Simulating erosion in Blender part V, a rain map

It is time to finalize the necessary features of the addon before giving the erosion algorithms a close look again. This new revision (0.0.2) of the addon sanitizes the UI a bit and adds an option to control the distribution of the rain.

New options

The way we distribute rain over the mesh has changed a bit. Instead of just a uniformly distributed amount with some local variation it is now possible to use a rain map. If the option Use rainmap is selected the local amount of rain is multiplied by the weight of the active vertex group (if there is no vertex group, the option is grayed out). So for each iteration the amount of water raining down on a single vetex position is given by
Ka * weight * (1 - Kv * U)
where U is a uniformly distributed random number.

The whole idea is that we can use such a weight map to create a side of a mountain range where it rains relatively more due to prevailing winds or to mark a spot on the side of a hill as a well spring.

Note that the amount of rain Ka has a soft maximum: the slider will stop at 1 but you can type in larger values by hand. Also note that the weights of any vertex group but the active one are set to zero. This is an unfortunate byproduct of the way we calculate the mesh. So if you need different vertex groups later on, for example to control the density of a particle system that generates trees, you should create them after you're finished with the erosion calculations.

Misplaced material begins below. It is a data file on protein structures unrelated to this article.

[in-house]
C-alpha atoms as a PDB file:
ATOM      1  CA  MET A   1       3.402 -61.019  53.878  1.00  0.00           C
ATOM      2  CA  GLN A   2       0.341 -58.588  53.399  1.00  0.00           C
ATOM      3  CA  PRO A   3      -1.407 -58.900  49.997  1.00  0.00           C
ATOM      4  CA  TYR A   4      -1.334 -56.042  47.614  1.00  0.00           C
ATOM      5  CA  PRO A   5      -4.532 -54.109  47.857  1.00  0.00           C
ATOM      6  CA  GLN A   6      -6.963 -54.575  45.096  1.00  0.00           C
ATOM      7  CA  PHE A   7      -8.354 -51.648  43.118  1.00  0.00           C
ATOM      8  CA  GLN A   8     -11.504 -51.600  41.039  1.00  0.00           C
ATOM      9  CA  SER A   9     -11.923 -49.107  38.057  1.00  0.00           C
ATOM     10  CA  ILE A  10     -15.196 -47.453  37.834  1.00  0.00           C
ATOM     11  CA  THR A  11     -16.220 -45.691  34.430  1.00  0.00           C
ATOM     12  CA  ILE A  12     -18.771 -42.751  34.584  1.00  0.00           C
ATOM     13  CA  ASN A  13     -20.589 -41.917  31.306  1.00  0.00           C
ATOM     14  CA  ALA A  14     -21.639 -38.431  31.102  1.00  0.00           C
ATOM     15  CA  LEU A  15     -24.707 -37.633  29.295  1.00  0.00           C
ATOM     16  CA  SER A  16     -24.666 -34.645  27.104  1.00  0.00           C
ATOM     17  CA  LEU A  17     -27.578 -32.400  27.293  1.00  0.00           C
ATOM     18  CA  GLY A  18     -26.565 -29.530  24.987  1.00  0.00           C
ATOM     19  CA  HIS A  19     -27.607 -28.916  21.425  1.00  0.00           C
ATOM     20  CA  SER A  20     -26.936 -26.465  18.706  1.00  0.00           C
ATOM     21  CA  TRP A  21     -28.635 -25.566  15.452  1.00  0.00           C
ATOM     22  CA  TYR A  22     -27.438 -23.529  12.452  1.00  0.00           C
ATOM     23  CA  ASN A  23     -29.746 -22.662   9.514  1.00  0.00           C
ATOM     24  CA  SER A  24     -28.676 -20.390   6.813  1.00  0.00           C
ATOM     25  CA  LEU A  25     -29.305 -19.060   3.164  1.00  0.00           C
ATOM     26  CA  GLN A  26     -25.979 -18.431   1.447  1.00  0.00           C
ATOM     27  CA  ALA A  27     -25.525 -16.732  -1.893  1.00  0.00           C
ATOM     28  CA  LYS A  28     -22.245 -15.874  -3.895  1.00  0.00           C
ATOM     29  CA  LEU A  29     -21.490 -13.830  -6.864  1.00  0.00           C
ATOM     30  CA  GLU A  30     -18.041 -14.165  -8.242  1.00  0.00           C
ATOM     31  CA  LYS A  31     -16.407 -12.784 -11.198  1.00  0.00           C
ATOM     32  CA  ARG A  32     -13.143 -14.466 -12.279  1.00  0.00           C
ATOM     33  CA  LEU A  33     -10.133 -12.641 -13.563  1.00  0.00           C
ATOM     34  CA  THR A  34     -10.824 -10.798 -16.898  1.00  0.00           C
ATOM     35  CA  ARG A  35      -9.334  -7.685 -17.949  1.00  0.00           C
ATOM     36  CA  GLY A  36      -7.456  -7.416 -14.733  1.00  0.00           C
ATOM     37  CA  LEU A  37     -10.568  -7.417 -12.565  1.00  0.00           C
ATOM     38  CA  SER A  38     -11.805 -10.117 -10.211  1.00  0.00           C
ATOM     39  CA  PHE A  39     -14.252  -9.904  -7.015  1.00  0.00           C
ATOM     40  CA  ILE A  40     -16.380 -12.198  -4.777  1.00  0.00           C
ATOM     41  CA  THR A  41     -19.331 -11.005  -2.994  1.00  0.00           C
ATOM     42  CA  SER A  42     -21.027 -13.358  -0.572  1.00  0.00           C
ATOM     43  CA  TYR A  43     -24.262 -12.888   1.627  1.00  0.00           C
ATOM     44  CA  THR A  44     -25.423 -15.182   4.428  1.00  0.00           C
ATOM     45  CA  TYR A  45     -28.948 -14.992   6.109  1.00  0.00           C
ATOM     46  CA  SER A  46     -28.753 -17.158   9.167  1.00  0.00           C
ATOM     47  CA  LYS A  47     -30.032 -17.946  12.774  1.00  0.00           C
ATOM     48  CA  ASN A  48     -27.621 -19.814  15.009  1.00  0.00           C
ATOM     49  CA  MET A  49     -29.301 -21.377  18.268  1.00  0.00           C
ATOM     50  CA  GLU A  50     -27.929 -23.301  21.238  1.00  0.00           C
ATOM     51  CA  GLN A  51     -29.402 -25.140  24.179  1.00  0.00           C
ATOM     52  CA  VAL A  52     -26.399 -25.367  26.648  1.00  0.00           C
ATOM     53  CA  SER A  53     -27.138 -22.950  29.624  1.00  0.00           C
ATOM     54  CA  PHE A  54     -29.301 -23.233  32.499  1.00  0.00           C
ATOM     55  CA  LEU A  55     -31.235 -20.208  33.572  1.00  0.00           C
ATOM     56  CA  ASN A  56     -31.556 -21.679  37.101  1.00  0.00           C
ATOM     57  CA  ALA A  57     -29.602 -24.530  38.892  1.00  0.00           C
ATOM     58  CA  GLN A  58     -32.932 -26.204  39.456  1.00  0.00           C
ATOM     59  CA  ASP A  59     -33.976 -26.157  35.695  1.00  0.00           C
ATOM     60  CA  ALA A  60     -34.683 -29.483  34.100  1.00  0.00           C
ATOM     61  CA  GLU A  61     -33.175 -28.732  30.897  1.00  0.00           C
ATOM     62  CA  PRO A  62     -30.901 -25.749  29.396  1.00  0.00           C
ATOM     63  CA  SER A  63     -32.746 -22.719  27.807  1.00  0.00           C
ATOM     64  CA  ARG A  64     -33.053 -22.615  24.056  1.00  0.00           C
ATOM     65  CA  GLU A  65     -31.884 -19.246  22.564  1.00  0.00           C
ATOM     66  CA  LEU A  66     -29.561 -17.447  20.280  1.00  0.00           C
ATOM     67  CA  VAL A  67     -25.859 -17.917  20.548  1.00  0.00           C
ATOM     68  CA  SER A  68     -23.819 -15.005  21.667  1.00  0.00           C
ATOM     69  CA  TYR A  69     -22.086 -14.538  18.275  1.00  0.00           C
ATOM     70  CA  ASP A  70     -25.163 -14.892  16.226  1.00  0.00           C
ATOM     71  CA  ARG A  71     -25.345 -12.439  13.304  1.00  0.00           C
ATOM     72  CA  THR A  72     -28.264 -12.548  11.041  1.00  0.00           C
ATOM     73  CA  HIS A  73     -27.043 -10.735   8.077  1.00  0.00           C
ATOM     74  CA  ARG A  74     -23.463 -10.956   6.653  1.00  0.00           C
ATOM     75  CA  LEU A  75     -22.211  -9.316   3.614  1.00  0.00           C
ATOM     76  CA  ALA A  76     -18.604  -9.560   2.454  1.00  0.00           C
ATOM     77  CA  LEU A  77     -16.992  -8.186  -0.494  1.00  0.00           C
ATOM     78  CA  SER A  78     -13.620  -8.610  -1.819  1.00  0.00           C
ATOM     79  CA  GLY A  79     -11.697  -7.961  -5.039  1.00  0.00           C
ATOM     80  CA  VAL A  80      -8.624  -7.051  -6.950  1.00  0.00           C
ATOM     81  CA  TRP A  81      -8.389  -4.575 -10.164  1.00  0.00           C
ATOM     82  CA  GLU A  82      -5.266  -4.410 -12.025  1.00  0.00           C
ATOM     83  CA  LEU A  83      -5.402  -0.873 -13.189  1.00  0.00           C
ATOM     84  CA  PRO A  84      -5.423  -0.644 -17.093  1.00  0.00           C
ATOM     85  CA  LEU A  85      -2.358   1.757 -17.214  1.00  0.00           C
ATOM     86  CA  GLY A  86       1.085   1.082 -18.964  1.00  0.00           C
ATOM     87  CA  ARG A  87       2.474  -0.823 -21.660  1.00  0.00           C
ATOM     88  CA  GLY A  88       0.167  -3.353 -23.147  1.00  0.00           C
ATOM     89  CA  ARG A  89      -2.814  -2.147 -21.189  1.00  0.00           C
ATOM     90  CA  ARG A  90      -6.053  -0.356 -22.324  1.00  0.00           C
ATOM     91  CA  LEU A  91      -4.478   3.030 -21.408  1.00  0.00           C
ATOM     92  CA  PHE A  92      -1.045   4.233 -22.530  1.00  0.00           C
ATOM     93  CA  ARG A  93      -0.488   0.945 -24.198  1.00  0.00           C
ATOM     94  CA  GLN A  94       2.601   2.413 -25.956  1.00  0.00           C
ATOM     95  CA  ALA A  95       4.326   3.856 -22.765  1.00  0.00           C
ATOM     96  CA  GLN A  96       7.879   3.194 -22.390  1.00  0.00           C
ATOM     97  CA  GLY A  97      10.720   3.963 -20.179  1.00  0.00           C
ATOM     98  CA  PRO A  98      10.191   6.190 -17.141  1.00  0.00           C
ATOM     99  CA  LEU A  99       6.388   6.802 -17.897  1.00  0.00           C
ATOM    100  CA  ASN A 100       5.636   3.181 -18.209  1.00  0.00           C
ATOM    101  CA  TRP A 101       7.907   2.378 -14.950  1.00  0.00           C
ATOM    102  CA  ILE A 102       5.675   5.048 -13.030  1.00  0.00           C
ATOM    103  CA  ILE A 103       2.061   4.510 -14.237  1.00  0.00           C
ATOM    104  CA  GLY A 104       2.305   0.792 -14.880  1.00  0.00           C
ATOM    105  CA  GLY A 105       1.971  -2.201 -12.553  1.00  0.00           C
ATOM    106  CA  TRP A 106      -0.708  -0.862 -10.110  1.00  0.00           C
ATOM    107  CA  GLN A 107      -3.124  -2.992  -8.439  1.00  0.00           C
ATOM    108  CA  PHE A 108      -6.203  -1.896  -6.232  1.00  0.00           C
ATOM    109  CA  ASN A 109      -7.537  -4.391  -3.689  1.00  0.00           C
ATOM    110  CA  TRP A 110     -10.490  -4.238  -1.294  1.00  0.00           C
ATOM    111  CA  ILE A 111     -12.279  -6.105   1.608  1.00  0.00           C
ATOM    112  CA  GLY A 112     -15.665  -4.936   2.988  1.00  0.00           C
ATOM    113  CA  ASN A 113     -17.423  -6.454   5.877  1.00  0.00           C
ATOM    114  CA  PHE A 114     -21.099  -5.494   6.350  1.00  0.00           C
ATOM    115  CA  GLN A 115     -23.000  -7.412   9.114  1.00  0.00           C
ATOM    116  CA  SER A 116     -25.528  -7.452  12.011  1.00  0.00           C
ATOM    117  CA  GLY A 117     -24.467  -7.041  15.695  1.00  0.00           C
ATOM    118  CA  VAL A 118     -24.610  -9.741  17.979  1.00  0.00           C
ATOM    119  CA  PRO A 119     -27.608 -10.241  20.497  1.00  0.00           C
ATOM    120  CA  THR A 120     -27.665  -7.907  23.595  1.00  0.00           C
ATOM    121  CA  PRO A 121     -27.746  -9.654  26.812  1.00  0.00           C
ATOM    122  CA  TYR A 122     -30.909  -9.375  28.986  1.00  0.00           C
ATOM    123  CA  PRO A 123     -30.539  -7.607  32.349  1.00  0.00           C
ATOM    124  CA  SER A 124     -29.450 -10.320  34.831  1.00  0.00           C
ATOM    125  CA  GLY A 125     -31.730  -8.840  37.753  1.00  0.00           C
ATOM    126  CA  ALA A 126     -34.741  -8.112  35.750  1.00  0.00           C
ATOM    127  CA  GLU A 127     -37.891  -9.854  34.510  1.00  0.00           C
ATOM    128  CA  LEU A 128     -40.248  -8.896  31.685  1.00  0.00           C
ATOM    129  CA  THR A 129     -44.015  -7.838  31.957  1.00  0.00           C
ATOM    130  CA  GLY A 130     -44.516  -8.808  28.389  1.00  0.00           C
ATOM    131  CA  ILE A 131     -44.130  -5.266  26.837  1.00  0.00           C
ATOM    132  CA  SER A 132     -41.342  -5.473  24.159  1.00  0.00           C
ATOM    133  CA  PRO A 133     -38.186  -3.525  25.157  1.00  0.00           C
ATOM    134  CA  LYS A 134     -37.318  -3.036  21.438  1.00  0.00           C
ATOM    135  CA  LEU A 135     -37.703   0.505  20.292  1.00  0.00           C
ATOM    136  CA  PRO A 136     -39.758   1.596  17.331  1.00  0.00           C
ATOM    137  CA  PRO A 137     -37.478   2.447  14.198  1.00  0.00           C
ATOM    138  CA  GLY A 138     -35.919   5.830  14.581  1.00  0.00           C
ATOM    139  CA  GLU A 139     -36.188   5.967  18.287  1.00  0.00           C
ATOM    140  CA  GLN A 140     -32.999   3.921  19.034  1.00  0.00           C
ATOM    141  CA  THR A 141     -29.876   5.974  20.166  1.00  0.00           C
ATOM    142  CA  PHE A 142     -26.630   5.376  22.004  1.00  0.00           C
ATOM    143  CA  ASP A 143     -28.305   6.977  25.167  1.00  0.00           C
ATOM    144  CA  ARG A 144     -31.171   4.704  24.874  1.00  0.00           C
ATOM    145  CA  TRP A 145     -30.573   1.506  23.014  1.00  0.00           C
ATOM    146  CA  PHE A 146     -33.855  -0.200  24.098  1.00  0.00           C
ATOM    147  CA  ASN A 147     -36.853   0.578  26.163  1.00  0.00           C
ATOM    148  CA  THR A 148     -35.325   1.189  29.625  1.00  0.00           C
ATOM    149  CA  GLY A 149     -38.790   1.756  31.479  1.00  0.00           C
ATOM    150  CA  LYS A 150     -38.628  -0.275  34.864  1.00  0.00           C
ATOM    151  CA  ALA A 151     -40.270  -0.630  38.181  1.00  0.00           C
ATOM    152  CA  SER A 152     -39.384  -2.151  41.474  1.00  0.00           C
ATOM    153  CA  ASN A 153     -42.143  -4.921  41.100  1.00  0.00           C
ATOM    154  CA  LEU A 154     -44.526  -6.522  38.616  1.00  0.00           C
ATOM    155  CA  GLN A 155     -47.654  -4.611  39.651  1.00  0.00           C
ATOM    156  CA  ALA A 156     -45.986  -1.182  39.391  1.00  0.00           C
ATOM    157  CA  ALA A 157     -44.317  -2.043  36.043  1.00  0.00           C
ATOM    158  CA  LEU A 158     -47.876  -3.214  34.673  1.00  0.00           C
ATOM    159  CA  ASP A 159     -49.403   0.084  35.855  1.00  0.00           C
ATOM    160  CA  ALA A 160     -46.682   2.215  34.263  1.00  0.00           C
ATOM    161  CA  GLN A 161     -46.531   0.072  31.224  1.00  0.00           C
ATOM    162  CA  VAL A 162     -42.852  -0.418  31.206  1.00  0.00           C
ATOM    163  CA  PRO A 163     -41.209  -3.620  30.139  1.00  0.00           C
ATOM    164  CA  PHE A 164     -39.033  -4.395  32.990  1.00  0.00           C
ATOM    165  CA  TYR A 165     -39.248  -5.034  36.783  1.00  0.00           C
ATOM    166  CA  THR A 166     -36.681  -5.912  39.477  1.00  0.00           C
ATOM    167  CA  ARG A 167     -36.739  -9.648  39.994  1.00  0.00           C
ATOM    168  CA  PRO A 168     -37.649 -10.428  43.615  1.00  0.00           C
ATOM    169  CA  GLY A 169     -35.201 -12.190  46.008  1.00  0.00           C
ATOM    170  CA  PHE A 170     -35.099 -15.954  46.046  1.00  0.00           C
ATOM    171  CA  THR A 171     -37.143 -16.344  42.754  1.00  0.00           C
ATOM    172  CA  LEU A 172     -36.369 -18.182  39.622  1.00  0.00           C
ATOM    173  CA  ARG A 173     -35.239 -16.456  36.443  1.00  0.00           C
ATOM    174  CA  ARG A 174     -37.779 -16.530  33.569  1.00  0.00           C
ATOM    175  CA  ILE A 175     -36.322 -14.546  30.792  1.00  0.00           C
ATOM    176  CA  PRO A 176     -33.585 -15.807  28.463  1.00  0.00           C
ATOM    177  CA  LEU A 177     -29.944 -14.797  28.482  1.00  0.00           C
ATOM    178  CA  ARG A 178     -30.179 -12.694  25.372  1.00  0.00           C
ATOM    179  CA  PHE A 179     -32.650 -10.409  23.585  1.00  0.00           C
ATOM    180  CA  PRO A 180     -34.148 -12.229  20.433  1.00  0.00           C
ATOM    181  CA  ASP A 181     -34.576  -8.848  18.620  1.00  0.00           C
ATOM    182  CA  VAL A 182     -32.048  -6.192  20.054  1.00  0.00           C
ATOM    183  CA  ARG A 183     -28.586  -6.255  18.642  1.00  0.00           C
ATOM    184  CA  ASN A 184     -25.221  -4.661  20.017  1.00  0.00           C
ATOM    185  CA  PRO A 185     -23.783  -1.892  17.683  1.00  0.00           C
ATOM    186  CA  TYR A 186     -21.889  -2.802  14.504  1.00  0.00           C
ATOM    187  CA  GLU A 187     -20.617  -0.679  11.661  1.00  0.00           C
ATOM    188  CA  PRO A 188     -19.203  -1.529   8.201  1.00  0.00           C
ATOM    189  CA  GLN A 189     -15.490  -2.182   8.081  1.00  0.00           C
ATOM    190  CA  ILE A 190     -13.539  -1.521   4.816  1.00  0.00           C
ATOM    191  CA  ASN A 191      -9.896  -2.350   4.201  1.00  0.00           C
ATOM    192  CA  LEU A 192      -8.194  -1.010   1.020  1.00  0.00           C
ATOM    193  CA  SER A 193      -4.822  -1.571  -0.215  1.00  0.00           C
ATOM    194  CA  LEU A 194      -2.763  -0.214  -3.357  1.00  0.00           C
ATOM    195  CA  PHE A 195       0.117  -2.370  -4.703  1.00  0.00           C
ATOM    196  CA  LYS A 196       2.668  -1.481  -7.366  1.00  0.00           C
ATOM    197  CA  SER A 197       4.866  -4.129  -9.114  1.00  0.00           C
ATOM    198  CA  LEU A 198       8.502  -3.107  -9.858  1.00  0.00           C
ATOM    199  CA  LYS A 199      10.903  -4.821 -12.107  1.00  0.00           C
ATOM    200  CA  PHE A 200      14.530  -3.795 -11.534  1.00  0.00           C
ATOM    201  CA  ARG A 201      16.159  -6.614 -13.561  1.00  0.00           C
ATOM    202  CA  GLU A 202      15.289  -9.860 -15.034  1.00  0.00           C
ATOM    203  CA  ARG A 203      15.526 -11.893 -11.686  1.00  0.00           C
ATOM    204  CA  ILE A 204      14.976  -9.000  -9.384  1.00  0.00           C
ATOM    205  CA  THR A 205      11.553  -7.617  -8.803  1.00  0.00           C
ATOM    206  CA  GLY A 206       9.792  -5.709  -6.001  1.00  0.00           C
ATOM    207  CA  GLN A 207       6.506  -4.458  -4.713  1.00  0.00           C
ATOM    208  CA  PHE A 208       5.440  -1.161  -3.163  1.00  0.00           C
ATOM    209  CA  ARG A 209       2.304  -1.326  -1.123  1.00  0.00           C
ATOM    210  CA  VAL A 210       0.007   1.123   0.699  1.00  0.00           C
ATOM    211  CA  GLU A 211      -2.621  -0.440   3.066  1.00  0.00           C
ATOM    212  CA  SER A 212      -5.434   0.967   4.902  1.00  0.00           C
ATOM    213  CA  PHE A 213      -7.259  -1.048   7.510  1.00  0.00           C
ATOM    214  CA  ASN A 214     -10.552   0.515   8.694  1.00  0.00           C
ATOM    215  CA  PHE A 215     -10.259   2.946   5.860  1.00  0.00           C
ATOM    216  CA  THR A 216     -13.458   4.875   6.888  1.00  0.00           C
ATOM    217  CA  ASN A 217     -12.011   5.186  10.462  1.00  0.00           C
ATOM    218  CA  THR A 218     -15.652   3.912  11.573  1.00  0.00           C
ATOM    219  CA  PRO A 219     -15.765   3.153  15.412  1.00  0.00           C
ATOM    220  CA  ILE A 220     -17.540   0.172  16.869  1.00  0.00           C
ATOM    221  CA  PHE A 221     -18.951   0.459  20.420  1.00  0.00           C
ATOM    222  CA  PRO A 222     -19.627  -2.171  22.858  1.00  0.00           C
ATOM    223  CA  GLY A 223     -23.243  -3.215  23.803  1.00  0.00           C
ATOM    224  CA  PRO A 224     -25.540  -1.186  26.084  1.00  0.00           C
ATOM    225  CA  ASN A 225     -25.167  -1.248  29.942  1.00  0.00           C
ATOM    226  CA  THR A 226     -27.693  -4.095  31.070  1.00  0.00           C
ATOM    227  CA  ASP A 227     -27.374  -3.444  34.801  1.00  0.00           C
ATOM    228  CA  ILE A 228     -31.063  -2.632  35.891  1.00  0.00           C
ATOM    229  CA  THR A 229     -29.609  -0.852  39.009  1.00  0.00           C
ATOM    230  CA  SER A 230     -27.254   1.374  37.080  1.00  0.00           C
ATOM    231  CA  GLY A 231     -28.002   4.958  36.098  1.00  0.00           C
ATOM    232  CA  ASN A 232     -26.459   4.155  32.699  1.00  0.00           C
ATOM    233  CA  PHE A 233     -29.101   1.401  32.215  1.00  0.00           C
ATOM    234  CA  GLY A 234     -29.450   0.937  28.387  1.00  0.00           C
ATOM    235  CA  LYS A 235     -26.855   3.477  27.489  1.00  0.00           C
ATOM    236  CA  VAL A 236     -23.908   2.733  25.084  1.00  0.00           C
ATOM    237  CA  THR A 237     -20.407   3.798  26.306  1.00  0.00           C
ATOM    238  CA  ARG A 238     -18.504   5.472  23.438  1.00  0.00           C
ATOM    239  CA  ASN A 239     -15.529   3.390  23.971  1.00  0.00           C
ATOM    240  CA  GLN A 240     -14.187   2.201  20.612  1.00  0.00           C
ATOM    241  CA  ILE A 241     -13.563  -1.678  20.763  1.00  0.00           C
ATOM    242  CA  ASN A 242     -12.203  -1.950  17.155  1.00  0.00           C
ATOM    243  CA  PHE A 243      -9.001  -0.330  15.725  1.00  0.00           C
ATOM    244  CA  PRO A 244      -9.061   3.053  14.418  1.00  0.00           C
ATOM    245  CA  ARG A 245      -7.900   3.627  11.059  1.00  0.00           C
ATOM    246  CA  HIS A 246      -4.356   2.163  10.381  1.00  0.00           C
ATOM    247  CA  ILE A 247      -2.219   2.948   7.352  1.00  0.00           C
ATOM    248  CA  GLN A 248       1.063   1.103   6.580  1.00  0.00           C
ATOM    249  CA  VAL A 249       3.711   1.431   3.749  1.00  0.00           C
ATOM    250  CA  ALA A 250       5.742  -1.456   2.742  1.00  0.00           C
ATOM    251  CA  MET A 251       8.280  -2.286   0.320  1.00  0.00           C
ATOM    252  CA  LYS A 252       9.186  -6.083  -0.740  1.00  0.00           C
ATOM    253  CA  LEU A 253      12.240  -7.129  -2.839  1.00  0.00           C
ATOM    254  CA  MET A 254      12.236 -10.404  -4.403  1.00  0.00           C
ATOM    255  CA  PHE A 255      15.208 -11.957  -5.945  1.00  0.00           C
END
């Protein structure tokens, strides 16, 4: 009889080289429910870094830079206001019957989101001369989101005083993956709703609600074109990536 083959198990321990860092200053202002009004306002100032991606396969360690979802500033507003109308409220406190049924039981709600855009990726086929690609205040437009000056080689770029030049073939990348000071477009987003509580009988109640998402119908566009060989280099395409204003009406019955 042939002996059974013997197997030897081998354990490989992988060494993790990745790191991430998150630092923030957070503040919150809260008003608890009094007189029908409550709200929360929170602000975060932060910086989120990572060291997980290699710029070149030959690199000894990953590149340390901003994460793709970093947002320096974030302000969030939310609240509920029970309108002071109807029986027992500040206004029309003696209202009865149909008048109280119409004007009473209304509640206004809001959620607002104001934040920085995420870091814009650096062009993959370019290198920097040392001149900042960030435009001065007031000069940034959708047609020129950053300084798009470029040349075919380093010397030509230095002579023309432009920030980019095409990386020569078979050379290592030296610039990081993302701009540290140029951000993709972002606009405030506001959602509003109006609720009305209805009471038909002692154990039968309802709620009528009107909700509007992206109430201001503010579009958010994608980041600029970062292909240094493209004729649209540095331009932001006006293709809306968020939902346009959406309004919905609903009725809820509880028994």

Another option that was added is mesh statistics. If checked it displays a panel with some height and slope statistics of the mesh.

Code availability & feedback

The code is available as an installable .zip file on GitHub. You can install it as a Blender addon by choosing File->User preferences->Addons->Install from file and selecting Don't forget to enable the addon. The package is dependent on Numpy and having Numexpr and Psutil installed is recomended (the first for serious speedup, the latter for accurate timings, see the opening page of the erosion repository for more info). After the installation the addon is available if you select an object in the 3D View and choose Object->Erode.

Note that if you have installed the erosion addon before, reinstalling it might not get rid of all files in the previous installation. You might try to restart Blender after reinstalling or, if the old version still seems to be there, get rid of the installation directory (typically Your Blender Install Dir\scripts\addons\erosion) and install from scratch.

Besides commenting on this article it might be interesting to check out this BlenderArtists thread.

Previous articles

Articles in this are labeled with the tag erosion. The list up til now consists of:

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